So I'm just learning Latin, and I'm not sure if I got this translation right. Whenever you use 'in' in Latin, the predicate noun is refers to and the noun the follows it has to have the same form right?

Let me know if I made a mistake: Fōturnam multam in tuam vītam fīllarum vidēmus, meus amīcus.


Your translation is certainly in the right direction, but it needs some polishing:

  1. I'm not sure whether multam is a good way to say "great" here. You could also consider magnam, grandem, tantam. You can compare these words in any online Latin dictionary. I wouldn't say multam is wrong; it's just that there may be better options.

  2. If you want to say "in X" (location) rather than "into X" (movement), the word following in should be in ablative rather than accusative. As an anonymous suggested edit mentions, you might want to change vita ("life") to plural as in English. You currently have singular accusative. The singular ablative would give you in vita ("in the life"), whereas in plural you'd have in vitis ("in the lives").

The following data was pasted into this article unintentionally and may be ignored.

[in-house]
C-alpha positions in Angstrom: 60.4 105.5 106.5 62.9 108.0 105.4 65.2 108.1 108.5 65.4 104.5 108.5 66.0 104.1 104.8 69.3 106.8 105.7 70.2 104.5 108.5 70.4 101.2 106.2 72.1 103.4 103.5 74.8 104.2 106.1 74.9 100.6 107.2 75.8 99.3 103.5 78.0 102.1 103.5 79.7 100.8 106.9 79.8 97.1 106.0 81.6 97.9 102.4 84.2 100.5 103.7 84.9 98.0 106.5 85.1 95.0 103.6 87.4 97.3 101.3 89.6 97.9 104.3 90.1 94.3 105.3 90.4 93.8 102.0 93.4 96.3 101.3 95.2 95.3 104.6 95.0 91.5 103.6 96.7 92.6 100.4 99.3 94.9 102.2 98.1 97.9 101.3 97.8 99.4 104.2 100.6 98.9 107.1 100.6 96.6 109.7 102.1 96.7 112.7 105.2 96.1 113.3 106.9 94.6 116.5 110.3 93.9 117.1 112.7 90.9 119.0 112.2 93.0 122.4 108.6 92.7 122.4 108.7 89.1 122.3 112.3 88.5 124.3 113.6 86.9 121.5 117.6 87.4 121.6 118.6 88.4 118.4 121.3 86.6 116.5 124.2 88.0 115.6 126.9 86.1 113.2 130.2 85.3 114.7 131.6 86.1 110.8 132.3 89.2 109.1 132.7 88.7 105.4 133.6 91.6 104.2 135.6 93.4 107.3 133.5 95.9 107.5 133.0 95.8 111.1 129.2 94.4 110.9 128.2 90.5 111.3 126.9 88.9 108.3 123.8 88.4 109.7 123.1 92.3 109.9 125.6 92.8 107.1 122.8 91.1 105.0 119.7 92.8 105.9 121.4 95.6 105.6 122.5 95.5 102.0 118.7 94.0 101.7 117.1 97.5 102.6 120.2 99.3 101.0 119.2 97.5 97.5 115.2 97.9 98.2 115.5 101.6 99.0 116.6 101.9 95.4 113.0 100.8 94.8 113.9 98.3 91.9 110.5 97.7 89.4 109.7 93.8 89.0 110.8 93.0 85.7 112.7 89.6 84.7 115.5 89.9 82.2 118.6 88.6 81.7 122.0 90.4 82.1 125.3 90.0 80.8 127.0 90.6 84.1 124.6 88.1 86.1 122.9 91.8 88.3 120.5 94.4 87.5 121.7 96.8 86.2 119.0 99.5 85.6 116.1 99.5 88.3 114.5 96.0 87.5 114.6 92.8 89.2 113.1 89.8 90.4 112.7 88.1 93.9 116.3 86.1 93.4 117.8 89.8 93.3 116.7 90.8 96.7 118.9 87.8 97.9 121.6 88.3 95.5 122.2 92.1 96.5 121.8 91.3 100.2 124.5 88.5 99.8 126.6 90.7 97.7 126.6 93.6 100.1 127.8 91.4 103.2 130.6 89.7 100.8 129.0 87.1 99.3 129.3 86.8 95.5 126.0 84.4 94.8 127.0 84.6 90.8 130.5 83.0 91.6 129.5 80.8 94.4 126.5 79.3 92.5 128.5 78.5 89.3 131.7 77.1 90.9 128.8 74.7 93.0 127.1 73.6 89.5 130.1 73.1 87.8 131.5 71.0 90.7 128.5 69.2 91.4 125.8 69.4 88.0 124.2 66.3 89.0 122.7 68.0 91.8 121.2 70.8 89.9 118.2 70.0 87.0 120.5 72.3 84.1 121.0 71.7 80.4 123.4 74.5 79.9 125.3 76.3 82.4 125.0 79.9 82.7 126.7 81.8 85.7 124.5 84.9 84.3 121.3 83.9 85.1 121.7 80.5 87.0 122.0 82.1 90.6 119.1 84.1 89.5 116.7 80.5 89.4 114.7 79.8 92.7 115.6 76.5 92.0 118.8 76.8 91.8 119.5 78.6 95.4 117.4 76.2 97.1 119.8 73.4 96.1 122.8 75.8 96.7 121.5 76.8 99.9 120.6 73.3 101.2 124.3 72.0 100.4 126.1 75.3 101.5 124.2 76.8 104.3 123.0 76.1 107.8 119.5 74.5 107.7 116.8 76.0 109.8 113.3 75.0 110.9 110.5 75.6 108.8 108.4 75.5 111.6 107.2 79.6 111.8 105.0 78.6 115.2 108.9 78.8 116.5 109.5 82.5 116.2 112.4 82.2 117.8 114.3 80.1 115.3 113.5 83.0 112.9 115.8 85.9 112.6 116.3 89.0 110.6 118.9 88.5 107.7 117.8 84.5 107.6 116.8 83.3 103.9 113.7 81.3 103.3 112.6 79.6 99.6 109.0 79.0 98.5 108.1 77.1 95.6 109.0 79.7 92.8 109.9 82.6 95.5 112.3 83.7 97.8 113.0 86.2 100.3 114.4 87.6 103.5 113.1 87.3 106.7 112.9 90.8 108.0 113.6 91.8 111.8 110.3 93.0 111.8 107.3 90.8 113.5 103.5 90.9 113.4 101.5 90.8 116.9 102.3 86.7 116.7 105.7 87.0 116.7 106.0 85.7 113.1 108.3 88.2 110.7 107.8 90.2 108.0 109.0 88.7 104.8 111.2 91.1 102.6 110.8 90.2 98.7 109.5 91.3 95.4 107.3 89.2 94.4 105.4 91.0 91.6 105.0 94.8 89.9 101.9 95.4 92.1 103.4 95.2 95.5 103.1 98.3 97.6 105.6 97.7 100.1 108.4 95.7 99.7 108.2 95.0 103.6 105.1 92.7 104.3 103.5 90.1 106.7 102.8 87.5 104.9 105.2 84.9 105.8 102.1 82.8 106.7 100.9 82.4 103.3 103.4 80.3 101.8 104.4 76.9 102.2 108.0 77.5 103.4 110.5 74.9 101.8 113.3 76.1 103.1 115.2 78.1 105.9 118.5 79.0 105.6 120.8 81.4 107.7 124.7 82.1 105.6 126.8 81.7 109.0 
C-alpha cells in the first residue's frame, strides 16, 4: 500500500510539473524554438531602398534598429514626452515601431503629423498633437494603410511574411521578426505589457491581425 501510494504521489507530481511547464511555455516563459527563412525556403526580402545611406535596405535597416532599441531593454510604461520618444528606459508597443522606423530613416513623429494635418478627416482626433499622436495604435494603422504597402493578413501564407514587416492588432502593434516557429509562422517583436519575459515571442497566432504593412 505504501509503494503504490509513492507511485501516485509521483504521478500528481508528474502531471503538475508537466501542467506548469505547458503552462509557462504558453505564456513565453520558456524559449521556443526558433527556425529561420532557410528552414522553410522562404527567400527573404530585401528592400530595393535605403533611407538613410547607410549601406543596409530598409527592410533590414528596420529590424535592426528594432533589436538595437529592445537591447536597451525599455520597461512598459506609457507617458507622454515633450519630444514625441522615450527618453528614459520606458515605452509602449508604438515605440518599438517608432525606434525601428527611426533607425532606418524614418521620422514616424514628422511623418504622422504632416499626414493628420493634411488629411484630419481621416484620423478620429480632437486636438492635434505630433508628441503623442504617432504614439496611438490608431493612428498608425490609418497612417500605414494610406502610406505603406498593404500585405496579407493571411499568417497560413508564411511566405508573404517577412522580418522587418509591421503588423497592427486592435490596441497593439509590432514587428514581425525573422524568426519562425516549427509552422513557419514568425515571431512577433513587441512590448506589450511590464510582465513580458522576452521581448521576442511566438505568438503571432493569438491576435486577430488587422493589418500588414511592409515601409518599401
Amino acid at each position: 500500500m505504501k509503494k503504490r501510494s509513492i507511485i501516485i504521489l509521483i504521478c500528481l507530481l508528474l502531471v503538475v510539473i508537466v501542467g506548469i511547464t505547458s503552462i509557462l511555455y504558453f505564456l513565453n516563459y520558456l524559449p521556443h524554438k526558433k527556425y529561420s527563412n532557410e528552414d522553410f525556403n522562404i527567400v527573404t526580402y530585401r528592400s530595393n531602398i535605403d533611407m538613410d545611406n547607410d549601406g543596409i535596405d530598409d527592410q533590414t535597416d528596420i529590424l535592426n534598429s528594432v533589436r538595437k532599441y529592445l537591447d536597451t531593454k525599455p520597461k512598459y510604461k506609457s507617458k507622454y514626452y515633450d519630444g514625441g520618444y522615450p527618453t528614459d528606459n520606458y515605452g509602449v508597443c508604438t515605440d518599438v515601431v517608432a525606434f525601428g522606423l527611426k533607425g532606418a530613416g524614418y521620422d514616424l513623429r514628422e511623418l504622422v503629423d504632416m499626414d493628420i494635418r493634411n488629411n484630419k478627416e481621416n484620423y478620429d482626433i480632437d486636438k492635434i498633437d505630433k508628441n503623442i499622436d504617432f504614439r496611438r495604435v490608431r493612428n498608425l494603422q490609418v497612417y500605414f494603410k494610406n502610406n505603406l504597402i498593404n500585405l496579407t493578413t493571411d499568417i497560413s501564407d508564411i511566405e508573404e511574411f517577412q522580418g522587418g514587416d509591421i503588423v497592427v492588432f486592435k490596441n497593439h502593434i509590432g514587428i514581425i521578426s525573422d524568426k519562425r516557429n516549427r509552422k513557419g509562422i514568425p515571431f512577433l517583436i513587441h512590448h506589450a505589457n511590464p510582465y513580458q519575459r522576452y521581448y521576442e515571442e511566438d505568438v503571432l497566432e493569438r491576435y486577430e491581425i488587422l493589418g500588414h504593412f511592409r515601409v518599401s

3. There are typos: "daughter" is filia, not filla, and "fortune" is fortuna, not foturna. (Some words do have legitimate spelling variants, but I haven't seen these before.)

  4. The word tua modifies the daughters. After all, it is the filiae that are yours, not the vita. Therefore tua should have the form of the noun it modifies: tuarum. Because these two words go together, it is natural to place them next to each other, although it is not necessary.

  5. When you address someone, the addressee is not in nominative but in vocative. Therefore meus amicus should be mi amice.

  6. If you want to keep track of vowel quantity (which is a good practice!), the a in the plural genitive ending -arum is long.

With these corrections, your sentence becomes:

Fortūnam multam in vītīs fīliārum tuārum vidēmus, mī amīce.

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